“Next stop, Merrybrook.”
The voice behind the announcement sounded forcefully cheerful, a harsh contrast to the sulking commuters stacked into the train like sardines in a can.
Edward’s heart fluttered in eager expectation. Merrybrook was his stop and the favorite part of his morning commute.
Helen felt a knot form in her stomach at the announcement. She feared Merrybrook station every day on her way to work.
He jumped off his seat like a love-struck teenager, not like the middle-aged businessman who resembled his worn-out leather briefcase.
She tried to sink further into her seat, hiding behind the book she had brought with her for this specific reason.
Edward pushed his way past row after row of seats, carefully shuffling past passengers he did not even take a second glance at. He tried to appear casual, slowly making his way to the door, while scanning each car for one specific person.
Helen had tried different things every day. Sitting by the doors, sitting far away from the doors, sitting with people, not sitting with people, standing, leaning, crouching, taking an earlier train, a later train—he always found her. Today she had picked the very last car on the train, hoping to avoid him that way.
When he saw her, his heart was hammering in his chest. She was sitting at the very end of the train, her nose deep in a book. Edward leaned against the doors a few steps away and took a good look at her: She was the same stunning image he harboured of her in his mind.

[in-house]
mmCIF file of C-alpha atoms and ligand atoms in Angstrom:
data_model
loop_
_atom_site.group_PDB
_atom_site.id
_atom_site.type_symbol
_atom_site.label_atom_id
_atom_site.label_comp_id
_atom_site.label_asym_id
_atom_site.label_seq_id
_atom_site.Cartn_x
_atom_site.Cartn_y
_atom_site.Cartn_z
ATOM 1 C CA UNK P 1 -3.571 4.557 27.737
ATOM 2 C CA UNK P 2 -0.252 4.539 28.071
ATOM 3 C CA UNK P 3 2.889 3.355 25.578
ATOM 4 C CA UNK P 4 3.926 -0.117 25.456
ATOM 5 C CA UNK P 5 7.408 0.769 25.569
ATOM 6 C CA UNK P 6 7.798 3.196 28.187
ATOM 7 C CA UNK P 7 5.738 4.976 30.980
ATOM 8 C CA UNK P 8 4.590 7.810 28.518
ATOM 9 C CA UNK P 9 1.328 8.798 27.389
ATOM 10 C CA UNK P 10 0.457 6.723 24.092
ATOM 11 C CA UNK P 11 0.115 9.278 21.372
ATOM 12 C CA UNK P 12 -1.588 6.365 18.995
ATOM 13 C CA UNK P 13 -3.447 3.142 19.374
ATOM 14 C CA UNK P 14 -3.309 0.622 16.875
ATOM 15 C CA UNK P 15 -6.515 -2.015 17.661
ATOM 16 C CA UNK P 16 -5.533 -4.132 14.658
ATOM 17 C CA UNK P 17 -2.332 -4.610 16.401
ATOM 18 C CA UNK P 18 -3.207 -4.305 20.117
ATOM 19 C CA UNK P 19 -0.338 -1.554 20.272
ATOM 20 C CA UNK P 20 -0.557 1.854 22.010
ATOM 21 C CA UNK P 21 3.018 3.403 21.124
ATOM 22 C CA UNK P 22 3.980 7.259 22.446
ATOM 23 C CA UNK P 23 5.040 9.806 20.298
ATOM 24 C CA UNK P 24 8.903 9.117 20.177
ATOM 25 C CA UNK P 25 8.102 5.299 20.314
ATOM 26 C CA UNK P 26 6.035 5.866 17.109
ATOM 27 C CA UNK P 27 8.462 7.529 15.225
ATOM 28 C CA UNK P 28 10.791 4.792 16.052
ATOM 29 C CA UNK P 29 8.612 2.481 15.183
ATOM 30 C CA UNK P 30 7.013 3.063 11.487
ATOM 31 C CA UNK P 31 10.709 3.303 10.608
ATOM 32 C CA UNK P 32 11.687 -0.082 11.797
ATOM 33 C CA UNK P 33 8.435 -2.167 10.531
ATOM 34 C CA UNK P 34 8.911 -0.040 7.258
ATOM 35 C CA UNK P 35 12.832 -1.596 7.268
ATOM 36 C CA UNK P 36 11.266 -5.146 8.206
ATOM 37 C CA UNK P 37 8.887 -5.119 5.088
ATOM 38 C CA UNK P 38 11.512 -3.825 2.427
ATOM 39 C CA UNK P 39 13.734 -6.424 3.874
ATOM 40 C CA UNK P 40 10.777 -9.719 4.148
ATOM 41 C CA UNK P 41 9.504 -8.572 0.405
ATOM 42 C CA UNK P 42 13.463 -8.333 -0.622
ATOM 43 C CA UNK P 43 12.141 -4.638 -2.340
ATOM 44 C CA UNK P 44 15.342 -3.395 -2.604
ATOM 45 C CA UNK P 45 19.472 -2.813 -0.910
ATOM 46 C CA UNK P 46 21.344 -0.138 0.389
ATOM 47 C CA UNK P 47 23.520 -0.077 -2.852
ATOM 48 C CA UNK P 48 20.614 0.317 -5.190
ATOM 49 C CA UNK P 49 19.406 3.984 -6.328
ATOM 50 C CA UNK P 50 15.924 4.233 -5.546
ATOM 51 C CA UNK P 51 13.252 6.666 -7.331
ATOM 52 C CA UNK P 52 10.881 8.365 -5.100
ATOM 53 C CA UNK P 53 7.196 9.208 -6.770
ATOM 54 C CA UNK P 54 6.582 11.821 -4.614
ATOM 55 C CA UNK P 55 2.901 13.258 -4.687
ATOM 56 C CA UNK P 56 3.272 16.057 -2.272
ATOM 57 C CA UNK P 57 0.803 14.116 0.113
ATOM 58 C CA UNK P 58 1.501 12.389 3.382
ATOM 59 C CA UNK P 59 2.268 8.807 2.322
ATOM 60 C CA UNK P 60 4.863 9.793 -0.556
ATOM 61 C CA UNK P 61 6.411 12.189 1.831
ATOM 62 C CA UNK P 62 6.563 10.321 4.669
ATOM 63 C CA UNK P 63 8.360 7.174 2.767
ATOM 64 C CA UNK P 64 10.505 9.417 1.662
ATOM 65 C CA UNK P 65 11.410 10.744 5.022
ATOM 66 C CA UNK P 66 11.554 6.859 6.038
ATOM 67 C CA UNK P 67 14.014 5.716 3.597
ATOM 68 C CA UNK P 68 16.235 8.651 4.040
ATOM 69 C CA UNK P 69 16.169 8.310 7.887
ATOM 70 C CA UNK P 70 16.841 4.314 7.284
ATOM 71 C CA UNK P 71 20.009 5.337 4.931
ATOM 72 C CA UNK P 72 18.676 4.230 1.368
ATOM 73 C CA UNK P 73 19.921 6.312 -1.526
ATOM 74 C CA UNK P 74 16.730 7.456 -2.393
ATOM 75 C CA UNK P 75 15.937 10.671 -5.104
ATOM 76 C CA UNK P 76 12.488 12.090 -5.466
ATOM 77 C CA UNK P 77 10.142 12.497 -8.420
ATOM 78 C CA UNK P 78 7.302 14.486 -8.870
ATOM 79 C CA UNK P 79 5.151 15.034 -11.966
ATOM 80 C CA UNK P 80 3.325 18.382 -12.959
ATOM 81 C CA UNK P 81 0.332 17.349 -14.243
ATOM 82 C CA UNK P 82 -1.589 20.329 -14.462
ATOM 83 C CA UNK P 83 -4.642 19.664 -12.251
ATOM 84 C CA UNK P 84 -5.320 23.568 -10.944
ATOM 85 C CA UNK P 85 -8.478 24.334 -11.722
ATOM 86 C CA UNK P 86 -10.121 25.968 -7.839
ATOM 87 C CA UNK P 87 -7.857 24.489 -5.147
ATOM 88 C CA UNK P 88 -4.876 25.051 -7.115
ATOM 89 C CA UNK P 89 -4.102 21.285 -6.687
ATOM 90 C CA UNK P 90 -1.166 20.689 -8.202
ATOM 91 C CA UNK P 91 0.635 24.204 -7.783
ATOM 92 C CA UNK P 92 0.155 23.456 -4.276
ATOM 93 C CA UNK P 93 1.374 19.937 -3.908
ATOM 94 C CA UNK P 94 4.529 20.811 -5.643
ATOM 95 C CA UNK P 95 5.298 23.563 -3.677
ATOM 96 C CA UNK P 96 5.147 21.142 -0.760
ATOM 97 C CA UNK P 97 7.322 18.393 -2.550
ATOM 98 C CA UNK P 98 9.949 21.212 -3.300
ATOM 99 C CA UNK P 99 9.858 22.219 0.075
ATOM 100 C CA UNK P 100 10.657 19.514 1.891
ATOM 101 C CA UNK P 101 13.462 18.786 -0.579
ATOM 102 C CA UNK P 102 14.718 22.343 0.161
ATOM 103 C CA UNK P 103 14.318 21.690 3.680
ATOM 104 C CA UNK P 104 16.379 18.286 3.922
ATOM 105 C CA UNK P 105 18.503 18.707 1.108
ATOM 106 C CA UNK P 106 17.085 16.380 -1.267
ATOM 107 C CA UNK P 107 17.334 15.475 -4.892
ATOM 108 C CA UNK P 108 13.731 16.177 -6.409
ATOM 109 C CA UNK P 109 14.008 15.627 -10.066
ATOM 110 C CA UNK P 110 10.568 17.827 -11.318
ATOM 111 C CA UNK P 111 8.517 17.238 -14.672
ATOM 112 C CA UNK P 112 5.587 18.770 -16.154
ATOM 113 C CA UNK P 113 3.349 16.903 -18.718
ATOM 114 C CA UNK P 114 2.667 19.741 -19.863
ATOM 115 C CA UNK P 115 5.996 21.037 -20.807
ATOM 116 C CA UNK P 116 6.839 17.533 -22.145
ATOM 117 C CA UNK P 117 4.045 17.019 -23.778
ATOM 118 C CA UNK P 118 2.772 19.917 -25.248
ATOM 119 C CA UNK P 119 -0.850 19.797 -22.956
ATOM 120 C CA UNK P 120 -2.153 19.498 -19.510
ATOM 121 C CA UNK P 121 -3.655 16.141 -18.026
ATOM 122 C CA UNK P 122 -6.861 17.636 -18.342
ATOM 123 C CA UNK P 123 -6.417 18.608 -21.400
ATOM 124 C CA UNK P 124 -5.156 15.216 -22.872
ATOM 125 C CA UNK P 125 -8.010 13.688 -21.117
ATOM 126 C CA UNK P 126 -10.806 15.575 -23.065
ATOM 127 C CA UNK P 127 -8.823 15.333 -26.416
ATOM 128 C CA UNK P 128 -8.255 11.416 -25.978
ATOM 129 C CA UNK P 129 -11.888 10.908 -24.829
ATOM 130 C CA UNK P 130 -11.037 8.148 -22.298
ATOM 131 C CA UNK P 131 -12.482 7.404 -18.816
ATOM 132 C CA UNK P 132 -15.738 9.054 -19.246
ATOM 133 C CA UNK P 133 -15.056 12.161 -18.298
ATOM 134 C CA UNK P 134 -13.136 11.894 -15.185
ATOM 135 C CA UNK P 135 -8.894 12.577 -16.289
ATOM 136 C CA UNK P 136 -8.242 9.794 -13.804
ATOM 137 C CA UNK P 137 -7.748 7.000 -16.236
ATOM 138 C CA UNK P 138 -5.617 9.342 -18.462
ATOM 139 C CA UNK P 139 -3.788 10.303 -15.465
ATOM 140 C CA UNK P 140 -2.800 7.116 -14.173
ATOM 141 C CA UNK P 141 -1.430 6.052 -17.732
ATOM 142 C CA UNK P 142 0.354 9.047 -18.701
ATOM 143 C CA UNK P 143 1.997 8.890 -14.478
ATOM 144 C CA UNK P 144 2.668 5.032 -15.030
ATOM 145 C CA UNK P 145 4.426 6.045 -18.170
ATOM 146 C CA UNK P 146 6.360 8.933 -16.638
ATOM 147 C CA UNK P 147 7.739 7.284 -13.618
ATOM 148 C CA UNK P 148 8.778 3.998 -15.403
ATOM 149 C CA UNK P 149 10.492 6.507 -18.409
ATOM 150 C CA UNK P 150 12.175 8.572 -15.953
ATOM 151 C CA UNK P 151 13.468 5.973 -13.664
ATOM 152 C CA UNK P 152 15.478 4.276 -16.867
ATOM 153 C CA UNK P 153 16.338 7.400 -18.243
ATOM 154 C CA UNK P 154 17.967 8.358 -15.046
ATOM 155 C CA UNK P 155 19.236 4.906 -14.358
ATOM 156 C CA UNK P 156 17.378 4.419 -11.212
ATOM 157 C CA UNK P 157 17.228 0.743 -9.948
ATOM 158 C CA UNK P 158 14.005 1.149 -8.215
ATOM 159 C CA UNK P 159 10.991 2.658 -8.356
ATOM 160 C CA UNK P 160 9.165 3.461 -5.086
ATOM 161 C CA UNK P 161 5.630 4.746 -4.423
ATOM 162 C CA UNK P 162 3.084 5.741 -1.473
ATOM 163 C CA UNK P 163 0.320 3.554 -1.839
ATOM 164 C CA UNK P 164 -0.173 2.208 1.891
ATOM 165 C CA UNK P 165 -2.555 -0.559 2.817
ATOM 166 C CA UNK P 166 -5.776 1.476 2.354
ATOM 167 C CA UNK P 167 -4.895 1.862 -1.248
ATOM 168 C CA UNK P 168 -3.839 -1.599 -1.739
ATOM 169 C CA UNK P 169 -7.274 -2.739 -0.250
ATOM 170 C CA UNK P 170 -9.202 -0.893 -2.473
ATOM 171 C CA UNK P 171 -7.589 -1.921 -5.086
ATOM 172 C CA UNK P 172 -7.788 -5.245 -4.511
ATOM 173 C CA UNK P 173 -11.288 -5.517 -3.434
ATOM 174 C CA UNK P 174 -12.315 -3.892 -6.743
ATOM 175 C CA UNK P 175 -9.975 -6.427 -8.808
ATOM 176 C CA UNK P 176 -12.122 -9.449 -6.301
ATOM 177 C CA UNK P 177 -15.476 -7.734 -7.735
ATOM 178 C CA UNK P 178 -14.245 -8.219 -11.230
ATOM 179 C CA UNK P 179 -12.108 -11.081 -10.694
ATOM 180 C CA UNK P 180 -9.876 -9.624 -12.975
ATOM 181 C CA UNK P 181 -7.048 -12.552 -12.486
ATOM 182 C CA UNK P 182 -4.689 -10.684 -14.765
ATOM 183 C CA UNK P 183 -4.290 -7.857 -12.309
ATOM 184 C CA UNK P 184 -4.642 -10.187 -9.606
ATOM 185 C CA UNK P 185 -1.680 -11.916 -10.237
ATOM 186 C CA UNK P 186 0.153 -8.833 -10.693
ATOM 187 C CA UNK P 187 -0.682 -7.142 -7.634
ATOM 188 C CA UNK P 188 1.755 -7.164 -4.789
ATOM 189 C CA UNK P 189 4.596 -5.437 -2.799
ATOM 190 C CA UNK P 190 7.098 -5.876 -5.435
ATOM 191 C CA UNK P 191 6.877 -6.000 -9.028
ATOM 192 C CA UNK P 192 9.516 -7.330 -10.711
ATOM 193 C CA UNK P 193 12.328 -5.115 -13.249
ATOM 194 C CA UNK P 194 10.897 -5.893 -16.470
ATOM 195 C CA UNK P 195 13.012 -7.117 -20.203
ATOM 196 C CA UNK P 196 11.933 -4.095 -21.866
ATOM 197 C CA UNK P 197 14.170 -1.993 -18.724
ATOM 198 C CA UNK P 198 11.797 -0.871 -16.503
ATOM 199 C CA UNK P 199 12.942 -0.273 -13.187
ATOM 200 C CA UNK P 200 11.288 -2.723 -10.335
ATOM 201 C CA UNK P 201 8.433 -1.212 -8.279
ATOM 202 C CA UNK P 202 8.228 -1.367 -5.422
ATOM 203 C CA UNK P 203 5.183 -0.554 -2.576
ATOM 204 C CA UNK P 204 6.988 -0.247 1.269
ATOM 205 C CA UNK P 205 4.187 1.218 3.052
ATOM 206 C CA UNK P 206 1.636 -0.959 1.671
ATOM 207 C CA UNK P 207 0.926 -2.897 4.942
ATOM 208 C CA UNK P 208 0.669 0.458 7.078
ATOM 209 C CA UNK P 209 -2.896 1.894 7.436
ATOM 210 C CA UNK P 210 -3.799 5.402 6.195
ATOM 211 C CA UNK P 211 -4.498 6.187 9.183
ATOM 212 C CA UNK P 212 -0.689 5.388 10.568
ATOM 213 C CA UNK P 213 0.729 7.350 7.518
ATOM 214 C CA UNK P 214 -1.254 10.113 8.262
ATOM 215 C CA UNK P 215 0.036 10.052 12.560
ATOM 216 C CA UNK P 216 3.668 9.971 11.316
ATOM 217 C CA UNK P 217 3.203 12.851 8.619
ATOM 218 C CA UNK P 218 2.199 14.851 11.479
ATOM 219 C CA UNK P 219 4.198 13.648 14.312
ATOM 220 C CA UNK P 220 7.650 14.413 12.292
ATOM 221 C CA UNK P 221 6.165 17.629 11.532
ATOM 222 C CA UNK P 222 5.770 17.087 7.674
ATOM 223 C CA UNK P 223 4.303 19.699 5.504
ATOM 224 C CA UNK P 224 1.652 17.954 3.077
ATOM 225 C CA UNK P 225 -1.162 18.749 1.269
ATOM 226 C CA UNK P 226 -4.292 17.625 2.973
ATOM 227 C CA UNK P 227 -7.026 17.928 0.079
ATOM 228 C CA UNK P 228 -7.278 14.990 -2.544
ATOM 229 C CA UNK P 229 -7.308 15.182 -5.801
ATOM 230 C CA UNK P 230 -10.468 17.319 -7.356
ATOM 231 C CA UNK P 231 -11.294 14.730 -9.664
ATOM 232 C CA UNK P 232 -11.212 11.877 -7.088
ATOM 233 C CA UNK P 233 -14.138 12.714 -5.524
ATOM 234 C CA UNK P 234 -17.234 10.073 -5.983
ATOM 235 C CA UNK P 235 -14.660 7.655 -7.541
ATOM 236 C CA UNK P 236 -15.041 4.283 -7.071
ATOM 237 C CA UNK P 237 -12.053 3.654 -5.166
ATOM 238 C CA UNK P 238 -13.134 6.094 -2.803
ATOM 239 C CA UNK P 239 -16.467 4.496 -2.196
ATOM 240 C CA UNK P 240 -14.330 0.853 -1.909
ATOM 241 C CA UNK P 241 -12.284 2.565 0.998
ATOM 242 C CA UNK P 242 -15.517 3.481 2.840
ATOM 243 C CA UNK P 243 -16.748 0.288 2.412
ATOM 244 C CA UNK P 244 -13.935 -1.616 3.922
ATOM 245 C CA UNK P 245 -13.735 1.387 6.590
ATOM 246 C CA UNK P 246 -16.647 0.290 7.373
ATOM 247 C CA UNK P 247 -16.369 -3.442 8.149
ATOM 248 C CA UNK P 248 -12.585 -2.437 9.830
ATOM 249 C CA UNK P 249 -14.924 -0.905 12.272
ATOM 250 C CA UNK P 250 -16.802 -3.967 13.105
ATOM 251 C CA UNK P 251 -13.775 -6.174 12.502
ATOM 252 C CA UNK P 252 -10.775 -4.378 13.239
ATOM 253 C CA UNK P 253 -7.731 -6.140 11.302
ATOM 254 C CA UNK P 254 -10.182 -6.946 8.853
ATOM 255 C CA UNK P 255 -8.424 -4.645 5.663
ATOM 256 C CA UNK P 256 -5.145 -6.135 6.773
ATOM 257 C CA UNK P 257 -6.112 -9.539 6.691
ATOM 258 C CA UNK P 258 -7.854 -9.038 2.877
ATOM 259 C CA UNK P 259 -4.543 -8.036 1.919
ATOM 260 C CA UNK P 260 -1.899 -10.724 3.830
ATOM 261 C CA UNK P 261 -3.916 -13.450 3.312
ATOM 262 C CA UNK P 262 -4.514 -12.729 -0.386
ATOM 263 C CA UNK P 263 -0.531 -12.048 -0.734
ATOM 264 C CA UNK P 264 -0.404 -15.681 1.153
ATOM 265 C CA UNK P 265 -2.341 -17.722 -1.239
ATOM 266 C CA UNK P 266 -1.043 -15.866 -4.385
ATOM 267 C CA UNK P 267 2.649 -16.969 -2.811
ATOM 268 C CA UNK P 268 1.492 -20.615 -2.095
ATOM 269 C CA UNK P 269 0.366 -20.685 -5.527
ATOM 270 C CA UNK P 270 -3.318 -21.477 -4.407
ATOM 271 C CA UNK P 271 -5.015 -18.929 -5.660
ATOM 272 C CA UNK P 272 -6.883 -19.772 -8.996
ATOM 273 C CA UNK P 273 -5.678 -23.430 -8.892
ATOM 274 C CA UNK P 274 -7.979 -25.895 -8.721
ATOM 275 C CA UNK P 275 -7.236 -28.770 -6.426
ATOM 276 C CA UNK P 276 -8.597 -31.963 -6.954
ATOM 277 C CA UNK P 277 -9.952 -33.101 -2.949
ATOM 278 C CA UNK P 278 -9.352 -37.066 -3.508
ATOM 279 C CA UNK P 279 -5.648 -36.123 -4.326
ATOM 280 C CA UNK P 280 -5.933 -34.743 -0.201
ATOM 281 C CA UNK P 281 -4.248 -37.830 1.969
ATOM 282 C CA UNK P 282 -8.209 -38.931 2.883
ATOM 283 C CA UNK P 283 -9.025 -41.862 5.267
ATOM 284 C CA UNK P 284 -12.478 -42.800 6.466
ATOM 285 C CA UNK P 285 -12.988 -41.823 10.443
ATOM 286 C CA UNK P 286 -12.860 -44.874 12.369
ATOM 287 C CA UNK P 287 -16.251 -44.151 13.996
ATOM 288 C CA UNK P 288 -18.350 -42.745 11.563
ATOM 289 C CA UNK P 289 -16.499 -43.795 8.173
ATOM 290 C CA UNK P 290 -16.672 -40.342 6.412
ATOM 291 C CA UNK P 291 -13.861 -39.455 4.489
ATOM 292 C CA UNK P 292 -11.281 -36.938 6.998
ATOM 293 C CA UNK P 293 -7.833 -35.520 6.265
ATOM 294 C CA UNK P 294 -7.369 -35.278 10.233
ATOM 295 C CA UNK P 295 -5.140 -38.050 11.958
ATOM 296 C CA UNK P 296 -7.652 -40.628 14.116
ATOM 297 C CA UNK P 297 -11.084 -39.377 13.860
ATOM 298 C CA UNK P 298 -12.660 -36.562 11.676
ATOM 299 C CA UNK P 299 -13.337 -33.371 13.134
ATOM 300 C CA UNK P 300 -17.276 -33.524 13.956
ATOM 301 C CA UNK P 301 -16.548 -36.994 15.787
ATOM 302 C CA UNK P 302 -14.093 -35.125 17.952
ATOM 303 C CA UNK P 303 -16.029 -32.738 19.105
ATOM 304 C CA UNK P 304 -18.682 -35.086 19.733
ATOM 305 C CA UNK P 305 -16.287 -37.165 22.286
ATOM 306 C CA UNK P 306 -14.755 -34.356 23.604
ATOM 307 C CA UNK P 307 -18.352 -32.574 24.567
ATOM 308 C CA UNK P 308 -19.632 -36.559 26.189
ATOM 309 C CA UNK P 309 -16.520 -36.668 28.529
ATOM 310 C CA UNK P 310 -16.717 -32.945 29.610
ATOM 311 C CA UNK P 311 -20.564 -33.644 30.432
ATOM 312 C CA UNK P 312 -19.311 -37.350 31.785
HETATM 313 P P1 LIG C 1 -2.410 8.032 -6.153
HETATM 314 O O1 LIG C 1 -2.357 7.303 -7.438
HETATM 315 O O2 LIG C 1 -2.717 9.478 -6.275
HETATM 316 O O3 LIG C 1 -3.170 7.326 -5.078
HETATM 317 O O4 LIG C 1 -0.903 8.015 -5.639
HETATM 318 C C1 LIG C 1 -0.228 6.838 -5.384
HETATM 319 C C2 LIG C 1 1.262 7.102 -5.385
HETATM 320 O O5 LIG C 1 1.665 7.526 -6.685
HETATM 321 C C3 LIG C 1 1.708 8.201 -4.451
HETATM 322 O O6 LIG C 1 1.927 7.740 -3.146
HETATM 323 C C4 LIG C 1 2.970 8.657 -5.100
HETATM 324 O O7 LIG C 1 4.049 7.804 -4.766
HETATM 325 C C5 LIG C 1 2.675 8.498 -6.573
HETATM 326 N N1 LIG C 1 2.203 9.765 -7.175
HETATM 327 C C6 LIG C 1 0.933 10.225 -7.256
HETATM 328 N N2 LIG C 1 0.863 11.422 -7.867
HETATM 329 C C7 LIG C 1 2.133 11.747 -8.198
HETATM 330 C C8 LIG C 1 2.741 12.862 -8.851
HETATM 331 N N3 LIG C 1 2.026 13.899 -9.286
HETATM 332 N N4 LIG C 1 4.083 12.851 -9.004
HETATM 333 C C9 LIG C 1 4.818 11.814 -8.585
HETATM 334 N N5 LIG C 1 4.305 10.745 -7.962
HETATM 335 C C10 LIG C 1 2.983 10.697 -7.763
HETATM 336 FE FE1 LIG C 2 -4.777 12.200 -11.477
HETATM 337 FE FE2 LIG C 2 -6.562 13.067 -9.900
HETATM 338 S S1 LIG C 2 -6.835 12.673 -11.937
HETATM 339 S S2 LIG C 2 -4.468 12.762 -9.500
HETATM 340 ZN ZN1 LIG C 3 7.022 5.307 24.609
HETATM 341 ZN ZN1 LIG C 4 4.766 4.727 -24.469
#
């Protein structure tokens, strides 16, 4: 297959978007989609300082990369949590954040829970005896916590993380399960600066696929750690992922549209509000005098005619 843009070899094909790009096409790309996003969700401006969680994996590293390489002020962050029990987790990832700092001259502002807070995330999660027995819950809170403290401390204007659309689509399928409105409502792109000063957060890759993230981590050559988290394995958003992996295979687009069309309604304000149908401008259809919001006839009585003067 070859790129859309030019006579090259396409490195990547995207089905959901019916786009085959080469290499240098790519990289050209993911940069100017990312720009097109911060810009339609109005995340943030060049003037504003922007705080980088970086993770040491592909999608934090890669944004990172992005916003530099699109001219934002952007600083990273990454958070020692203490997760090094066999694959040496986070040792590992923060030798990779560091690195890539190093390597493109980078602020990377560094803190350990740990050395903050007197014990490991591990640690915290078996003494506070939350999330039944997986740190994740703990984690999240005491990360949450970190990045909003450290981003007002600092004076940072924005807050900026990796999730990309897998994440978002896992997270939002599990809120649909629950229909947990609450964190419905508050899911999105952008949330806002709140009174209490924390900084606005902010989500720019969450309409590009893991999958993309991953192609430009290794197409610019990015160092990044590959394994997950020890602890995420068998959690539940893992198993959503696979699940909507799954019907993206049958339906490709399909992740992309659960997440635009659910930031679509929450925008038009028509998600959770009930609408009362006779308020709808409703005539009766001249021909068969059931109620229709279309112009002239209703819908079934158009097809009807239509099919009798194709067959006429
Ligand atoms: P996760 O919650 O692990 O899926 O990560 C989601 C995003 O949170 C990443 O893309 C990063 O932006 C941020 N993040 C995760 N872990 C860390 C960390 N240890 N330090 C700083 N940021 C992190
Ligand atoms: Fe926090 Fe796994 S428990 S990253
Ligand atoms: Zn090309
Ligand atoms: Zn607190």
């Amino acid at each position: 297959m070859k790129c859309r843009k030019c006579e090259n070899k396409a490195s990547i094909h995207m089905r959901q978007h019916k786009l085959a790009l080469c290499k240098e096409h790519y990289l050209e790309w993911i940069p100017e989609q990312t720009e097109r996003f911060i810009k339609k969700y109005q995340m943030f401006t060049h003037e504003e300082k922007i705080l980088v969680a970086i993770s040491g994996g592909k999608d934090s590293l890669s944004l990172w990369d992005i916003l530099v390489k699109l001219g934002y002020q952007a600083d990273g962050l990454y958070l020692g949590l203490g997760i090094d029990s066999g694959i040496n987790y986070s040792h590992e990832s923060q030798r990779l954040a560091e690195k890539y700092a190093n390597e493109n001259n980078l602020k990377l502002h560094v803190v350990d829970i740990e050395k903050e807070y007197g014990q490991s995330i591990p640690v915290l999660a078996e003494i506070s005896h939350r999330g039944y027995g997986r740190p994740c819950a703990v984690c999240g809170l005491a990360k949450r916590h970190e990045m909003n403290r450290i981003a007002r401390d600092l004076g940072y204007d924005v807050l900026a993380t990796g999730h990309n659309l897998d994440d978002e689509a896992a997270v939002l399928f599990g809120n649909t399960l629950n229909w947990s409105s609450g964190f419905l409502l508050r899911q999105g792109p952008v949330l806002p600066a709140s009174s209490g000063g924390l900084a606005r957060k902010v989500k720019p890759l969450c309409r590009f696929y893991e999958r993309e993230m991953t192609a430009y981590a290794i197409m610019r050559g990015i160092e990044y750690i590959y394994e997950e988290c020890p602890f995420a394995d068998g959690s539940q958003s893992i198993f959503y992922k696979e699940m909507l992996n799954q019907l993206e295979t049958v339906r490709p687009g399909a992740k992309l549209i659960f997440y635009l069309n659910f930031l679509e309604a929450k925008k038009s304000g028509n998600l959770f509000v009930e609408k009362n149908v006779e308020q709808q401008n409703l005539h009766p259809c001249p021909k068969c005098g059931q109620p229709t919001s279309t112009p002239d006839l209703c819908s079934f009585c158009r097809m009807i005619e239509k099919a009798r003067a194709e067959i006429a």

She had spent over an hour in front of the wardrobe this morning, trying to pick out something to wear. Was her bra showing under this blouse? Did this skirt reveal too much of her legs? Was there anything she could do to stand out less, to make herself invisible to him?
He loved how her white toes protruded out of her filigree leather sandals, how her nail polish matched her lip gloss, and how strands of her auburn hair fell over her porcelain neck where they had escaped the firm bun. He knew he was staring. He couldn’t help it—she was too beautiful.
Helen felt him staring at her before she saw him, a shiver running down her spine. The cold sweat on her neck felt frozen, like tiny shards of ice. She tried her best to focus on her book, reading the same paragraph over and over again, desperate to avoid eye contact, a nod, a smile, anything that might encourage him. Her stalker.
The train stopped. The doors opened. He got off. Edward stole one last glance at her from the platform, sculpting her image into the marble of his mind. He could not wait until tomorrow when he would see her again.
He finally got off the train, and Helen dared to breathe again. With shaking hands, she dialed the number of the police.